“All of them are competitors when it comes to a job,” says Mohan. “But there was no ulterior motive here. It was just about improving professionalism in the country.”

With the contractors on board as the association’s committee members, Mohan sought to address some of the key issues facing the country’s demolition sector.

Bureau of Indian Standards: demolition and dismantling regulations

In recent months, Mohan has been working on the new IS4130 code, which is primarily focused on safety in demolition, rather than on specific demolition methods.

“The code is almost ready and it is the only code in India that mentions the word demolition.”

Currently in the review process with the Bureau of Indian Standards, when the code does come into effect, Mohan says it will provide the safety guidelines for all future demolition projects in the country.

“I’ve also asked for permission to write the Indian Code of Practice for demolition.” Mohan adds.

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“But it’s not easy to write a new code. It’s easy to update a code”, says Mohan, who is hoping that he may get to work on the code of practice for demolition – one that includes provisions for construction and demolition waste recycling - in the near future.

Of course, having a code enshrined in law and getting people to follow it are two very different things.

Trying to persuade anyone to do something that they haven’t had to do in the past, especially if it involves extra cost, is not easy.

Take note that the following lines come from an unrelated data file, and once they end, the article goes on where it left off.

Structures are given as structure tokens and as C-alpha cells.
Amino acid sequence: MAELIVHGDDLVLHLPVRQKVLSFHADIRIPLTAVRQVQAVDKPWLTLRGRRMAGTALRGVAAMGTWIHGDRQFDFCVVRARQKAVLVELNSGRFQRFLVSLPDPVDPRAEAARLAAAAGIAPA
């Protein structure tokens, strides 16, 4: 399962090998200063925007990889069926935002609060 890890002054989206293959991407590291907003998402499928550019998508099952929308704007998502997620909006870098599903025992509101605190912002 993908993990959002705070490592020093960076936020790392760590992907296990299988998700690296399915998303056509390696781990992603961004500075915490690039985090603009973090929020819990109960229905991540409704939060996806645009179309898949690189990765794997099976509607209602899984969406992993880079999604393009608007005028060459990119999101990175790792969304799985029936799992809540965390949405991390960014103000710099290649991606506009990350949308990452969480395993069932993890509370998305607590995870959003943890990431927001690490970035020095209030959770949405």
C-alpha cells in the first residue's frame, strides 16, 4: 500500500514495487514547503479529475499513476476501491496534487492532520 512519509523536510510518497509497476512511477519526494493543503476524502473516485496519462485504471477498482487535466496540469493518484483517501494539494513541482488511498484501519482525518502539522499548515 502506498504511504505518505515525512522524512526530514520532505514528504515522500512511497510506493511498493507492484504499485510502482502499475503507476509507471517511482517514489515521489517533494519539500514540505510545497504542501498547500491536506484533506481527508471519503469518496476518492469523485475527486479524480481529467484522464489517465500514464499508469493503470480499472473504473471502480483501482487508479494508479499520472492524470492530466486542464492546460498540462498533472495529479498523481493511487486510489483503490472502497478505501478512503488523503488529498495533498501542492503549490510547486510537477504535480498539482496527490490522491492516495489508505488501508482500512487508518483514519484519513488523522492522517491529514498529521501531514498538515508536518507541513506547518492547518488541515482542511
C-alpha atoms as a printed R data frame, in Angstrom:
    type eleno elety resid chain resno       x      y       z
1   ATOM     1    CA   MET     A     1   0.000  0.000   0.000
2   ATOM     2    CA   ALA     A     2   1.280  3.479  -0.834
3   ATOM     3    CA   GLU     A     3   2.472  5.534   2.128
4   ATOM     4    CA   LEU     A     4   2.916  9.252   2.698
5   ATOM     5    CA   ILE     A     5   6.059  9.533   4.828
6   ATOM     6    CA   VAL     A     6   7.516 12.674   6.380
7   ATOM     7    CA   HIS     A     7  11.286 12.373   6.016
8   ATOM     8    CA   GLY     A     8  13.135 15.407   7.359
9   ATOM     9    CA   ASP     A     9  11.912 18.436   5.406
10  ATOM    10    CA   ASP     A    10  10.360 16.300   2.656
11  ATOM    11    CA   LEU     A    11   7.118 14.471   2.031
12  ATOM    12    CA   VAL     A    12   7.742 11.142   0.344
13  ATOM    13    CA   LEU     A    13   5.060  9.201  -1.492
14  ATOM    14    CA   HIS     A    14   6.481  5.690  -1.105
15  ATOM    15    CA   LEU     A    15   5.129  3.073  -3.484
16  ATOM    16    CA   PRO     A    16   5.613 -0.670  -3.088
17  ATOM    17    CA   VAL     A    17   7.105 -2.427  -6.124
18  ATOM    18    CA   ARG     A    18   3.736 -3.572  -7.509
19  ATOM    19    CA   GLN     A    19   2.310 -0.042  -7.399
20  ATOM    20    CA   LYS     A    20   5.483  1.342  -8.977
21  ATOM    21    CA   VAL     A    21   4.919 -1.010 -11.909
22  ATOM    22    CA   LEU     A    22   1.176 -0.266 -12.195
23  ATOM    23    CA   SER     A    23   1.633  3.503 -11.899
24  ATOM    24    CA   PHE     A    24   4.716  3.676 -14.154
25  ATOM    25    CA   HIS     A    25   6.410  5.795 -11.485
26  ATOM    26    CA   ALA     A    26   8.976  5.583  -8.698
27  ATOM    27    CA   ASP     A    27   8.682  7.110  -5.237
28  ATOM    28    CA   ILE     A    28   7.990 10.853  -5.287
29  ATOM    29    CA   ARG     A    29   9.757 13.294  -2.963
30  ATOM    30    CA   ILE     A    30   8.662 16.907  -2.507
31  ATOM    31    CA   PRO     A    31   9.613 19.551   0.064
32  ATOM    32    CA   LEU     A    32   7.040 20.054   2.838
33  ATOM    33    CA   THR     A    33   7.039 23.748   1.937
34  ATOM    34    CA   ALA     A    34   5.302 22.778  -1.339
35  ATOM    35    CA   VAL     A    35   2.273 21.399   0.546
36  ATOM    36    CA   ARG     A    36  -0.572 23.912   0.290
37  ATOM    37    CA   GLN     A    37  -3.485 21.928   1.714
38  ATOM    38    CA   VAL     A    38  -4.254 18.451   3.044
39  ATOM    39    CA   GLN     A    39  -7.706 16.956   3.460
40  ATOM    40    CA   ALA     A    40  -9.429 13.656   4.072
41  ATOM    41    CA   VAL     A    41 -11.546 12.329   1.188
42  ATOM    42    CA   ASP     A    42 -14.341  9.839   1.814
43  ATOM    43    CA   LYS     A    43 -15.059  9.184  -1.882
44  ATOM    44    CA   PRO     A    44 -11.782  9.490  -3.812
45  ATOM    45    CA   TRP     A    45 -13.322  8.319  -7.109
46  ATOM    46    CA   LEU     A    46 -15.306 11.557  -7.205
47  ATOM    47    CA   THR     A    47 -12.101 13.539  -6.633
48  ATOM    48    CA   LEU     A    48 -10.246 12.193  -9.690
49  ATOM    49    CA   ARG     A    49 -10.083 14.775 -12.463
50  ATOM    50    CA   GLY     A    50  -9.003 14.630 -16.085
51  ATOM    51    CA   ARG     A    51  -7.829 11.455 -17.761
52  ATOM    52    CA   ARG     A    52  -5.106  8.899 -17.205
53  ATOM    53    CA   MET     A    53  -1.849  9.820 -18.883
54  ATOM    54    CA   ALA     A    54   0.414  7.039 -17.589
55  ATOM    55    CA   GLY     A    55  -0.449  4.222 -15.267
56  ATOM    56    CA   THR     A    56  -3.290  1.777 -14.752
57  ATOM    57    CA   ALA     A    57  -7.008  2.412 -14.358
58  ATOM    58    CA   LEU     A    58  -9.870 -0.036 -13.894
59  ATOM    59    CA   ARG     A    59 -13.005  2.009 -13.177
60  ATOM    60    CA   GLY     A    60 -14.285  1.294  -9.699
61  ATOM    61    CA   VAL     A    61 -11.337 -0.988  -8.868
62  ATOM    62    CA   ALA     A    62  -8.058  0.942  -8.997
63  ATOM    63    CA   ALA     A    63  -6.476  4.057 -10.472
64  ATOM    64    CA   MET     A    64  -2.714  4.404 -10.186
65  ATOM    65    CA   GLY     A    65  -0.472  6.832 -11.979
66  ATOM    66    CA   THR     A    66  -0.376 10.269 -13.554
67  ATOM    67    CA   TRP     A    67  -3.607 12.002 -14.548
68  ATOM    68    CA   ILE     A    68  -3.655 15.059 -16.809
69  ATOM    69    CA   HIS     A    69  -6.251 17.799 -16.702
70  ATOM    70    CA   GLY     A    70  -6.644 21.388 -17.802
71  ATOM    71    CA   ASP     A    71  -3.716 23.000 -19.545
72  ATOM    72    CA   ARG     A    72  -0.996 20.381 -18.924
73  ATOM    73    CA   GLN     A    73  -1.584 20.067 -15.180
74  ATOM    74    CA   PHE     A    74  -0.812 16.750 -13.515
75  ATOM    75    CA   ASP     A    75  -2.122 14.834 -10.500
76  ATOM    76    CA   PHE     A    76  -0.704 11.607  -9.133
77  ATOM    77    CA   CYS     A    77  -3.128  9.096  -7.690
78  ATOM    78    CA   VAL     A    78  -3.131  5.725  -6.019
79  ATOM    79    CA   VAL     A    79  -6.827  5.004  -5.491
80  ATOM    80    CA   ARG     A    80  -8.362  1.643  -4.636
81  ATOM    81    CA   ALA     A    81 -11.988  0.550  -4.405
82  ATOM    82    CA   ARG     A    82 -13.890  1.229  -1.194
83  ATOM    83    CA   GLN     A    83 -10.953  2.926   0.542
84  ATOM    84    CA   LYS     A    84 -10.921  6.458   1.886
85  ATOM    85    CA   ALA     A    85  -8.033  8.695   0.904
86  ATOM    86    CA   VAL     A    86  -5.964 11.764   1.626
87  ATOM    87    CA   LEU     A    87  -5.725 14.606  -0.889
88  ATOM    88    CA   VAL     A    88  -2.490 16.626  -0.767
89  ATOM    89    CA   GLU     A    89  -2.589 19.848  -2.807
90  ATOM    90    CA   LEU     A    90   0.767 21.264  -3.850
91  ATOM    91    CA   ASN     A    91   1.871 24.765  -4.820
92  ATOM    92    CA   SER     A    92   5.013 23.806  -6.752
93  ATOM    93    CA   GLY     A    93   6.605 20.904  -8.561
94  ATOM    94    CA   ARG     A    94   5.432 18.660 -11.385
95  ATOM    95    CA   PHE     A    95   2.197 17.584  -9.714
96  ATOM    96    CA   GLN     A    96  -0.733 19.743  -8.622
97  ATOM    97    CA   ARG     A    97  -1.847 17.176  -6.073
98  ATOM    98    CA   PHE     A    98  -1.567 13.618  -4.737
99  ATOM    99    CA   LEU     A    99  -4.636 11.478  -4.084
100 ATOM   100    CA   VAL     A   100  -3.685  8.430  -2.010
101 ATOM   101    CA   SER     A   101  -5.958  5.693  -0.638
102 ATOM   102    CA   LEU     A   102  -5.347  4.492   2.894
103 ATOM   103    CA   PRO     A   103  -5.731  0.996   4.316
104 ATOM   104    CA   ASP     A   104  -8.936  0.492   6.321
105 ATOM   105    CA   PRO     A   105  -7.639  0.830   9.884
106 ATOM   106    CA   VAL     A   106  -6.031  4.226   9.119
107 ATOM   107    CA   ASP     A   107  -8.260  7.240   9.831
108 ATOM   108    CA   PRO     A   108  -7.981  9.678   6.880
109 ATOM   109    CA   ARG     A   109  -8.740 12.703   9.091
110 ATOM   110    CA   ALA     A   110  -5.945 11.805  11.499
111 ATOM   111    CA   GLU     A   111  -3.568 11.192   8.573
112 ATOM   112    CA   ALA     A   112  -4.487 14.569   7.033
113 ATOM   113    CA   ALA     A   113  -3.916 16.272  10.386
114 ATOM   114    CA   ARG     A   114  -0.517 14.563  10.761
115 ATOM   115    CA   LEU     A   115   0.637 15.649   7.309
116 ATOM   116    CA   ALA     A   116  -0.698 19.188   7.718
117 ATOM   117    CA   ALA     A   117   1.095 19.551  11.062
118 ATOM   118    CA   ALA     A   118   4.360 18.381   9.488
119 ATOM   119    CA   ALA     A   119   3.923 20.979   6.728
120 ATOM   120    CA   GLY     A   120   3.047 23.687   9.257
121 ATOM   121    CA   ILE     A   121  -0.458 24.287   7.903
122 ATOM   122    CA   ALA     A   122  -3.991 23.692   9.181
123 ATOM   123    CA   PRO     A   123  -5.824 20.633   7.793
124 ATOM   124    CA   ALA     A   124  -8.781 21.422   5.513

But Mohan and the IDA believe that education is the answer.

Education and training for demolition contractors

To improve safety awareness and encourage adherence to a good standard of practice, and ultimately to reduce to the number of onsite casualties, the IDA has committed itself to developing a range of educational resources, such as safety guides and video tutorials, for contractors to use.

This too is a daunting task, admits Mohan: “We have 18 official languages. It’s not just English.

“We have to translate every single video or animation into those 18 languages, to make sure that all workers can understand them. And that’s an enormous challenge.”

Mohan continues: “But we also need trained workers and trained operators. Every contractor and every project owner needs to realise this, and must refuse to let untrained operatives on their sites.”

He adds, “We at the IDA also want to educate people on recycling. Demolition and recycling; the two run in parallel.

“And now the government is talking about sustainability and carbon neutrality, which construction and demolition waste contributes to, so we need to move on this.”

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Improving safety and professionalism

As for what needs to happen to help improve India’s demolition industry, we asked Mohan what three things he would tell contractors to prioritise.

“First, contractors need to avoid manual risks. And to use more mechanised methods of demolition. They should learn what equipment can do.”

“Second, educate yourself on all the demolition methods. If a building has to go down, it can go down by any number means and the contractor should be able to give the best to the client. So educate yourself on all the demolition methods.

“The third thing is that there is money in demolition,” says Mohan.

“Don’t drop the price, at which I have set the bar very high, just to get a job. This way you can make money.”

Currently the IDA is aiming to have at least 20 to 25 contractors - that are both well equipped and well trained - that they can recommend as companies that can carry out large projects safely.

Through its DemTech conference, which attracted over 400 delegates last year, it is also working to promote a more collaborative and professional industry environment.


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Andy Brown Editor, Editorial, UK - Wadhurst Tel: +44 (0) 1892 786224 E-mail: [email protected]